water

Posts tagged
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Art

Internal Landscapes: Sweeping Abstract Oceans by Samantha Keely Smith

April 28, 2014

Christopher Jobson

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Artist Samantha Keely Smith paints abstract oceanic landscapes that are at once menacing and serene, a clash of light and color that she refers to as “internal landscapes.” Using oil paint, enamel, and shellac, Smith uses an additive and subtractive process by partially destroying her progress several times before completion. This cyclical process, much like the timeless crash of ocean tides against the shore, adds an additional level of texture to her work. She shares in a 2013 interview with NeverLazy Magazine:

My images are not at all real places or even inspired by real places. They are emotional and psychological places. Internal landscapes, if you will. The tidal pull and power of the ocean makes sense to me in terms of expressing these things, and I think that is why some of the work has a feel of water about it. My work speaks of things that are timeless, and I think that for most of us the ocean represents something timeless.

Currently based in New York, Smith generally doesn’t work with galleries but instead interacts directly with collectors. You can see more recent work on Tumblr and Facebook. (via My Modern Met, Incomplete)

Update: Smith now offers limited edition prints through her website.

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Photography

New Underwater Ink Plumes Photographed by Alberto Seveso

April 1, 2014

Christopher Jobson

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Photographer Alberto Seveso (previously) just released a new series of ink plumes photographed underwater against a black background titled Blackground. The Italian photographer and illustrator now lives and works in Bristol, UK where he does commercial work for digital brands, magazines, and album covers. Seveso was also kind enough to let us use an image from Blackground as part of small Colossal design refresh for the next few months.

 

 



Science

Water Droplets Flow Uphill through a Superheated Maze Thanks to the Leidenfrost Effect

March 16, 2014

Christopher Jobson

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The folks over at Science Friday made this fascinating video about the Leidenfrost Effect, where water dropped on an extremely hot surface is capable of floating instead of immediately evaporating. While studying the bizarre effect, physicists at the University of Bath realized that not only does the water float, but under the right conditions and temperatures it can actually climb upward. The playful experiments lead to the creation of an incredible superheated maze. (via The Awesomer)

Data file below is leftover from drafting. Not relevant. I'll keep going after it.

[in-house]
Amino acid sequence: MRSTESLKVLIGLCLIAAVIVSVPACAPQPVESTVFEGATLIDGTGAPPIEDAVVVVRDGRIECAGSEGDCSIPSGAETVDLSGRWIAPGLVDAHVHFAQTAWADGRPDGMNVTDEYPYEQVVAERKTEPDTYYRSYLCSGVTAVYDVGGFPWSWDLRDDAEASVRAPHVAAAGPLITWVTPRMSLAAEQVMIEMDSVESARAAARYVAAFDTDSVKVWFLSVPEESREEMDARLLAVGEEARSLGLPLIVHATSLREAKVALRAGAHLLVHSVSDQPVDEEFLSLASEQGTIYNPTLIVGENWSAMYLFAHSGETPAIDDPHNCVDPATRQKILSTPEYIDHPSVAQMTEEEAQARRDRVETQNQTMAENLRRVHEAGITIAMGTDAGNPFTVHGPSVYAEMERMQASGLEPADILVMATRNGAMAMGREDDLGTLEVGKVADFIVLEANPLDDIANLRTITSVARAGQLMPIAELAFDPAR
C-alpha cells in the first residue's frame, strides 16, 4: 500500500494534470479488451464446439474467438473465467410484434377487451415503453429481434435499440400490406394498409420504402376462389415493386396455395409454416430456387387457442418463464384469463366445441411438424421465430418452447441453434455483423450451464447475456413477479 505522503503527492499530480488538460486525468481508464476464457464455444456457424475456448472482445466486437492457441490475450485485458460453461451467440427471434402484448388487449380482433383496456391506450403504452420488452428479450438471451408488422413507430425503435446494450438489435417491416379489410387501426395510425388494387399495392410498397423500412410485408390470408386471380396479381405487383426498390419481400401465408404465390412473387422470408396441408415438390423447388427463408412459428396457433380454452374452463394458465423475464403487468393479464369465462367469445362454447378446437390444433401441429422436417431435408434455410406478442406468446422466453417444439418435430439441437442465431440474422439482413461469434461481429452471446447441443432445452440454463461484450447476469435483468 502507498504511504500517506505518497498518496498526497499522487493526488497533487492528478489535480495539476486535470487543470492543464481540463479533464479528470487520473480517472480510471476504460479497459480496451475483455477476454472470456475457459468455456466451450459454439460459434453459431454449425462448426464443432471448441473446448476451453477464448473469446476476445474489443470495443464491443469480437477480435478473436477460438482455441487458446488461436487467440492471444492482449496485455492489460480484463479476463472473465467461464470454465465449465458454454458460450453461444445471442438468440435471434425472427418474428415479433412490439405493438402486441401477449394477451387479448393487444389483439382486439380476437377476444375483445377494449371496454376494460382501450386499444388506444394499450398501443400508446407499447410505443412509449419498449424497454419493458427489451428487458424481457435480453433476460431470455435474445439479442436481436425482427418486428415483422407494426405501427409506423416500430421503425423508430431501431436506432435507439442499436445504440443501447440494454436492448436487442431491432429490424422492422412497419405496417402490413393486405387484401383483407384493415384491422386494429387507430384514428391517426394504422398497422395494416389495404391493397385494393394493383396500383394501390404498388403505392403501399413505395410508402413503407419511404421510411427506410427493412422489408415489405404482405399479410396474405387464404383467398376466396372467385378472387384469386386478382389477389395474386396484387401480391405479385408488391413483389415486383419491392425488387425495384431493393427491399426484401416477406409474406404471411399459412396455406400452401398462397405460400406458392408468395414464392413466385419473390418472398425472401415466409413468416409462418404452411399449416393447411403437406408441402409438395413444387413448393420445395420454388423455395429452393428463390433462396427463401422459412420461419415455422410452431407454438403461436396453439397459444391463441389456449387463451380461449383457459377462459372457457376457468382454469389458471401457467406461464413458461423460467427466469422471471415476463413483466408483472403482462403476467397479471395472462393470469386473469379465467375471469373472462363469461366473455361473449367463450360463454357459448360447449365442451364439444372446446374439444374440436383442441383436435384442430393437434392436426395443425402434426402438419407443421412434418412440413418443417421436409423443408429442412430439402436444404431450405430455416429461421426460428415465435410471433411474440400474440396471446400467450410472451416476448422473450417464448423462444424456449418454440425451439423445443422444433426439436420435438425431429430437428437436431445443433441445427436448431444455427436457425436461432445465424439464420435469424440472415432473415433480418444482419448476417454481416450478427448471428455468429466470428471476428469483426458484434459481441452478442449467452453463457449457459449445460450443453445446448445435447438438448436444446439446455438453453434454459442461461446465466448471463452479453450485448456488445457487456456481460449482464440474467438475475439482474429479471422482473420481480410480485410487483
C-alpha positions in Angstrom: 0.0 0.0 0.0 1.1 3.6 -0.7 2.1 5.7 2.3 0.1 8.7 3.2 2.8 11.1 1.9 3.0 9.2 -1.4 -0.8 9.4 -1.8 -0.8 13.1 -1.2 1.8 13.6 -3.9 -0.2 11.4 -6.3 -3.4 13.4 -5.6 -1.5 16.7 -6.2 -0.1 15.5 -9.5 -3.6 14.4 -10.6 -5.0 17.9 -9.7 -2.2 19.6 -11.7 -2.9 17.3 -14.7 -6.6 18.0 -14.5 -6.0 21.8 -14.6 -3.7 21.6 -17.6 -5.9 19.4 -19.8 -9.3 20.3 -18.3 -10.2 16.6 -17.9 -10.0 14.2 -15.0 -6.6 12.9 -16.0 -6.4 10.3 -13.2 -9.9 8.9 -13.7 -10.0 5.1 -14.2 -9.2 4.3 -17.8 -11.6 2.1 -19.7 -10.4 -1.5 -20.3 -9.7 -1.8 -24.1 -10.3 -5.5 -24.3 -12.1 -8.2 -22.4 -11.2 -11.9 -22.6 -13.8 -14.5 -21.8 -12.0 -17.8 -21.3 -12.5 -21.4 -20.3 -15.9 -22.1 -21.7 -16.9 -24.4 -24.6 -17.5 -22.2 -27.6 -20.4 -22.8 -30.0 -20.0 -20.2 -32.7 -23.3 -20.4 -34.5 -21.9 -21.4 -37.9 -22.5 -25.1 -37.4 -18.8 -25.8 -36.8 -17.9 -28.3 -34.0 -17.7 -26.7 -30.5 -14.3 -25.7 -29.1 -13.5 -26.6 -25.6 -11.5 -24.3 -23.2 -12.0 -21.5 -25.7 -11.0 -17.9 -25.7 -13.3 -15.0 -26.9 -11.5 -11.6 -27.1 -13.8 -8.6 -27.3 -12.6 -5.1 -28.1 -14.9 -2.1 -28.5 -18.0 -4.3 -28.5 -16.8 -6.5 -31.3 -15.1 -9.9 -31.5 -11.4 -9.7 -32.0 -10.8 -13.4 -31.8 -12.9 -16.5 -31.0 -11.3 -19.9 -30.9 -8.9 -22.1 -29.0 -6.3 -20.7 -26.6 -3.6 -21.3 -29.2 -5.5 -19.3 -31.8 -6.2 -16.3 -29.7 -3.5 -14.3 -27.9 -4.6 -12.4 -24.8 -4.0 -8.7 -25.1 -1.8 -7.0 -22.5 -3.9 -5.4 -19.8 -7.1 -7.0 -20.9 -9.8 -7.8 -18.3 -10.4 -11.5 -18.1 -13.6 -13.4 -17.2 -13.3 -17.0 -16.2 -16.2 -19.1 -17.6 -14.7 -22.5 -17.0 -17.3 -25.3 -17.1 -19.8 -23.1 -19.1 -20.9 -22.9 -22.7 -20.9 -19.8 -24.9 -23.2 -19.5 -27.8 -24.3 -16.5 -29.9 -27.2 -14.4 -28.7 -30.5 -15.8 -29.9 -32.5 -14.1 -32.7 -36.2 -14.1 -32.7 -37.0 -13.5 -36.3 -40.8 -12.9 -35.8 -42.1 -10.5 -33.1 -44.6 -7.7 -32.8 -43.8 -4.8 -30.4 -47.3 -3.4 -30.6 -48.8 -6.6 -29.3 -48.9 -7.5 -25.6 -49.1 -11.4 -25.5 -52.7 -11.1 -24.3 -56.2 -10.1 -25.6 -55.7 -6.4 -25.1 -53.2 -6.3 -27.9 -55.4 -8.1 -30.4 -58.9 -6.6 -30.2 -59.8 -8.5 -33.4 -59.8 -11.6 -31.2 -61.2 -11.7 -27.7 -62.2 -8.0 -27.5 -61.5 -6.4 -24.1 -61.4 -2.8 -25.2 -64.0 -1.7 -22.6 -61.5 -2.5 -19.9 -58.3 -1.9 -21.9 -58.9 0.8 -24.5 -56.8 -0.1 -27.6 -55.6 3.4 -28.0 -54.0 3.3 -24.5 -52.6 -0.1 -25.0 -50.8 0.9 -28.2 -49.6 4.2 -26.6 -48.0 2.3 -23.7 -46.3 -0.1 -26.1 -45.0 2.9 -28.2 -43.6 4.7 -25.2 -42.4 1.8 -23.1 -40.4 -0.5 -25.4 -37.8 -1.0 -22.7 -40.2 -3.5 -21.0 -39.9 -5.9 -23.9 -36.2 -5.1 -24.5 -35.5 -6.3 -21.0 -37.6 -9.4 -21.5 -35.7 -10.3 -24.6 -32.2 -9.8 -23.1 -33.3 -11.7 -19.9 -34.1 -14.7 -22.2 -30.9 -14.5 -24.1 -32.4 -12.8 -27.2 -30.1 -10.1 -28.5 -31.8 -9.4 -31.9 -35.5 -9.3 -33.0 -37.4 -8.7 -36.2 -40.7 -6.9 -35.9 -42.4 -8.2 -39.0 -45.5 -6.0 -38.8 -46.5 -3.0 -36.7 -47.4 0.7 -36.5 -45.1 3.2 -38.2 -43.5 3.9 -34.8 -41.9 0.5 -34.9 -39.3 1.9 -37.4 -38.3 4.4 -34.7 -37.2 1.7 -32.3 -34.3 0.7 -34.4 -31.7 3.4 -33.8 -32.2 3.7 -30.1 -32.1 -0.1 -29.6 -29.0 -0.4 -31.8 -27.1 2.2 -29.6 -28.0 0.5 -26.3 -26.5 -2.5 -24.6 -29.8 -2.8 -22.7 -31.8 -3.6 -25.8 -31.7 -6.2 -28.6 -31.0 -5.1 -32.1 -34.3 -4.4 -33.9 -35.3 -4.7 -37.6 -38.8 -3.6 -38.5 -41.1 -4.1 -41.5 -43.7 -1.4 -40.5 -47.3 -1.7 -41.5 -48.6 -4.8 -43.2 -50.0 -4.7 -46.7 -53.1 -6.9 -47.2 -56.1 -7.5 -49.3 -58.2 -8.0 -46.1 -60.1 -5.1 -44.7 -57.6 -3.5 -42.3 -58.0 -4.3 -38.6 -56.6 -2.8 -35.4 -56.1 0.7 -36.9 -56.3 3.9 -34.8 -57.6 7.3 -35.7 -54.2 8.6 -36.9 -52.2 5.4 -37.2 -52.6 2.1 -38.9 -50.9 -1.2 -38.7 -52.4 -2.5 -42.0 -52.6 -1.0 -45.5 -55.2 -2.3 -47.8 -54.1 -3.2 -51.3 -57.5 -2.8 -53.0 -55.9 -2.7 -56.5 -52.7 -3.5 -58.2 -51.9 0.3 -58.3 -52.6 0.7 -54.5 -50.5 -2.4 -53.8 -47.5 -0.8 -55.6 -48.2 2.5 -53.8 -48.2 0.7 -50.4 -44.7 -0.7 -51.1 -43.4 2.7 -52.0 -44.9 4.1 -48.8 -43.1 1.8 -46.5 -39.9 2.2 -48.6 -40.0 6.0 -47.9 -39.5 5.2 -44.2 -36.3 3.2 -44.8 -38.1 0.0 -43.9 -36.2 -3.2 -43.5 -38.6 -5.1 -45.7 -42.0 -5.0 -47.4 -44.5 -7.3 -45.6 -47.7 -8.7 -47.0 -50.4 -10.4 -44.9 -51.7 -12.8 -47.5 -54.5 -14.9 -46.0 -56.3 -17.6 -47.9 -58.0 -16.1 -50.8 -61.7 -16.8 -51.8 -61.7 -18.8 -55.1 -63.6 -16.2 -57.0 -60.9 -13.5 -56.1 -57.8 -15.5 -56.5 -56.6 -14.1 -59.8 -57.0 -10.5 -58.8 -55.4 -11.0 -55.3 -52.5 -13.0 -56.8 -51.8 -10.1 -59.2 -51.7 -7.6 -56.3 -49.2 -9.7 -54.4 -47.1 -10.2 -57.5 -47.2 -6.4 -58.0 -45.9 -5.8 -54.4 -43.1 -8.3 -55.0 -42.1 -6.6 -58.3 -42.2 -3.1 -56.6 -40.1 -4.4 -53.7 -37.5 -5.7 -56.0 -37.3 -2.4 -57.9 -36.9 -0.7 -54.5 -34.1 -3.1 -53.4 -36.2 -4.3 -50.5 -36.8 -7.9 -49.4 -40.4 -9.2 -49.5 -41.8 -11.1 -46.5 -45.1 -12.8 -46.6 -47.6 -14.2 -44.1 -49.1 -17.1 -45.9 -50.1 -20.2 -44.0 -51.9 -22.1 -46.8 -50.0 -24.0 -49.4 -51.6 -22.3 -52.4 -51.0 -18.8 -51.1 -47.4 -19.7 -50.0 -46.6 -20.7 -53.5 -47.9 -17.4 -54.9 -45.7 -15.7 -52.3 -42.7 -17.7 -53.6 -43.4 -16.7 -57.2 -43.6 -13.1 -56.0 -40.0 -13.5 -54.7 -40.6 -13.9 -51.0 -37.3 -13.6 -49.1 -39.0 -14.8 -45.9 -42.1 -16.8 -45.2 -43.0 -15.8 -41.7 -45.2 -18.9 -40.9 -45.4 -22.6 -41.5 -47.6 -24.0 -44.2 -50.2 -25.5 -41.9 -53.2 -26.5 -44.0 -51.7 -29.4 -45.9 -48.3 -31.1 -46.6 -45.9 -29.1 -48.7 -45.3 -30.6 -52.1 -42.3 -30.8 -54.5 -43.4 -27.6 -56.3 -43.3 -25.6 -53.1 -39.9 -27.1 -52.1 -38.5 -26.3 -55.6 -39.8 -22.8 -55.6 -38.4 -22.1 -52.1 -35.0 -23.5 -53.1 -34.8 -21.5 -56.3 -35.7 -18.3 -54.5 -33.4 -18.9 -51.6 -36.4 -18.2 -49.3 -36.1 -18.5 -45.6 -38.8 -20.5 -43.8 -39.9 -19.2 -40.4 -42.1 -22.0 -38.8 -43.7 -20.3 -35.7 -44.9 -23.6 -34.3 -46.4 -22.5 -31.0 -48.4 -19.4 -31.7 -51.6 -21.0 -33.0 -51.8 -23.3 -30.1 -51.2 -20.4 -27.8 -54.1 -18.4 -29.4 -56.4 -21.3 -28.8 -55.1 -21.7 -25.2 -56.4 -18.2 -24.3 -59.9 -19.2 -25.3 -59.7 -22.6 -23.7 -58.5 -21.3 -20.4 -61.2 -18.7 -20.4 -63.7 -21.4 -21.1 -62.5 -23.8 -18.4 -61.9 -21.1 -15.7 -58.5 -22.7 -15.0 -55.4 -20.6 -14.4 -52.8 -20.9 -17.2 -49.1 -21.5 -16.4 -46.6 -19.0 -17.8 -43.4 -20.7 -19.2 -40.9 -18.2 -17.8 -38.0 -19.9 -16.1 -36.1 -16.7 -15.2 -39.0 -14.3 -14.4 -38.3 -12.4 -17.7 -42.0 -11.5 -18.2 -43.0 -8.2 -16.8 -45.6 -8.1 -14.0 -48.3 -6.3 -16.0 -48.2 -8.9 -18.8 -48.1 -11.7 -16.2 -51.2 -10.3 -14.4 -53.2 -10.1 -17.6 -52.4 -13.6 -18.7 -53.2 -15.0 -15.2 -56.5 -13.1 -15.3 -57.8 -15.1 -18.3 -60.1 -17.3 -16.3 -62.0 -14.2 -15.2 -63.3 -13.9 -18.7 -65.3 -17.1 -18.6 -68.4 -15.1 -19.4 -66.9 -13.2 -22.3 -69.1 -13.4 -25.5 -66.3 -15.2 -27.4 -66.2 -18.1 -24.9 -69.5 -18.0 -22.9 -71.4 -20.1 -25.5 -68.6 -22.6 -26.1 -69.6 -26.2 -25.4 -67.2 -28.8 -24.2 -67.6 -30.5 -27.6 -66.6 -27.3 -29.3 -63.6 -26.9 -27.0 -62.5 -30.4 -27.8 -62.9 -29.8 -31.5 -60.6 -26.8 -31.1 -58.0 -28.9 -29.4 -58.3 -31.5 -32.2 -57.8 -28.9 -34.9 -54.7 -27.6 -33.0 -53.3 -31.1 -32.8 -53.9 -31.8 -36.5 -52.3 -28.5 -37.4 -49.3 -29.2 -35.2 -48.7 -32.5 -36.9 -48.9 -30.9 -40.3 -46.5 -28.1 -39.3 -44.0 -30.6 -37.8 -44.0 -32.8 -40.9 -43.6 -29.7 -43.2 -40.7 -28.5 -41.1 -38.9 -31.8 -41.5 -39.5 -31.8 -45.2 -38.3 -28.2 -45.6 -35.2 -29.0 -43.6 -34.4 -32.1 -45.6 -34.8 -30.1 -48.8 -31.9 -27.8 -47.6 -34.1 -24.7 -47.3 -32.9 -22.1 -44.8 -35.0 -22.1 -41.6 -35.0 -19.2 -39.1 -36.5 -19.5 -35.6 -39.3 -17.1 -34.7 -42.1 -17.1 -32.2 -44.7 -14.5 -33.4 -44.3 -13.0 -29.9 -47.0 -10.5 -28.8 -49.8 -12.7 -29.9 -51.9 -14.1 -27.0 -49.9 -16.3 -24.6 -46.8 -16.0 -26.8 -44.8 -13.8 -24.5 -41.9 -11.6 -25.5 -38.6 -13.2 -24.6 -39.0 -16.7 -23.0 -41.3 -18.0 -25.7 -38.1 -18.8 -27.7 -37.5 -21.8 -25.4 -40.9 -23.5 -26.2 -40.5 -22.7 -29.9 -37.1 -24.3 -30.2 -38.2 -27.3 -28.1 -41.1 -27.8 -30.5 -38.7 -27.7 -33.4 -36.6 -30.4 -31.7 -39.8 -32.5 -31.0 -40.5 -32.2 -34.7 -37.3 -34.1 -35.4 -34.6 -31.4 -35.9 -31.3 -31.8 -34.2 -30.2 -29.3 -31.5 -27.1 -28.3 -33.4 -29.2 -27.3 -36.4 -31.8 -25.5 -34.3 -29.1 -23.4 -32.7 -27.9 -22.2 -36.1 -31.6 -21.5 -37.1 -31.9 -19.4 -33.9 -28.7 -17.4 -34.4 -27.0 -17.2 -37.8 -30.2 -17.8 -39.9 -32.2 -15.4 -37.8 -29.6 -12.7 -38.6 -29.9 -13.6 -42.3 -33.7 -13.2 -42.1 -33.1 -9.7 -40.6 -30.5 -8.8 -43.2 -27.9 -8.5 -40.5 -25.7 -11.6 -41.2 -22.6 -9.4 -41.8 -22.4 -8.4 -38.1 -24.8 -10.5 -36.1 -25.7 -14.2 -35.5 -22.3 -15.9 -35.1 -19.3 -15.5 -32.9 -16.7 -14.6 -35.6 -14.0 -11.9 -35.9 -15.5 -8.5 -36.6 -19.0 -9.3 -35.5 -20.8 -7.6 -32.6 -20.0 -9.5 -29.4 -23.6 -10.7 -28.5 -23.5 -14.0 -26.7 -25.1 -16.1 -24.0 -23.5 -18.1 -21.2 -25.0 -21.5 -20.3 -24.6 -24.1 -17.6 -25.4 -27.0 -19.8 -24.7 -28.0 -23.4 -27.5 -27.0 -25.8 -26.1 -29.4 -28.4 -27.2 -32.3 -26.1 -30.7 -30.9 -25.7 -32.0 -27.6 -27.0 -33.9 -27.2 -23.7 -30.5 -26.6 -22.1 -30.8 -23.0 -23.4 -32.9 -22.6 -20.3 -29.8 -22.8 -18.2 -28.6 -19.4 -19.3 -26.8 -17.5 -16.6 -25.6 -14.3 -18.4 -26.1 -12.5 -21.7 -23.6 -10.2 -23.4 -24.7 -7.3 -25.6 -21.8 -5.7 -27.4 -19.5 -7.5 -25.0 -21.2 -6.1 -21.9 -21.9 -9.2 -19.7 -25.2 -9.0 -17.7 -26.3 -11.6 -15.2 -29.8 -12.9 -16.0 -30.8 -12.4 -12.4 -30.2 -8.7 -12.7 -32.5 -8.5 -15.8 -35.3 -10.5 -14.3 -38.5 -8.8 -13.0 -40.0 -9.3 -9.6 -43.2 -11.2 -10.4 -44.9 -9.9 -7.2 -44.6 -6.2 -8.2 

Art Design

A Hand-Cranked Automaton That Mimics the Effect of a Raindrop Hitting Water

March 3, 2014

Christopher Jobson

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This little wood automaton is meant to mimic the effect of a water drop hitting a body of water, all using concentric rings cut from wood that are manipulated by a hand crank. The piece was created by UK-based designer Dean O’Callaghan, inspired by the work of Reuben Margolin (most likely his round wave sculpture).

 

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Art Music

A Submerged Turntable Installation by Evan Holm Emits Music From the Below the Surface

February 11, 2014

Christopher Jobson

Apparently, with the right electronics, you can submerge a record player and still hear what’s scratching just below the surface. Artist Evan Holm demonstrates the device as part of a larger installation at SFMOMA aptly titled Submerged Turntable. Holm shares in a statement about the work:

There will be a time when all tracings of human culture will dissolve back into the soil under the slow crush of the unfolding universe. The pool, black and depthless, represents loss, represents mystery, and represents the collective subconscious of the human race. By placing these records underneath the dark and obscure surface of the pool, I am enacting a small moment of remorse towards this loss. In the end, however, this is an optimistic sculpture, for just after that moment of submergence; tone, melody, and ultimately song is pulled back out of the pool, past the veil of the subconscious, out from under the crush of time, and back into a living and breathing realm.

There’s also a short documentary about how the piece came together.

 

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Photography

High Speed Photographs of Ink Mixing with Oil by Alberto Seveso

September 16, 2013

Christopher Jobson

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One of the masters of high speed liquid photography, Alberto Seveso (previously), is back with a new series of photos titled Dropping. The Italian photographer achieved these particular shots by dropping mixtures of colored ink into a container of oil and then flipping the final images upside down. See several more from the series here. (via Twisted Sifter)

 

 

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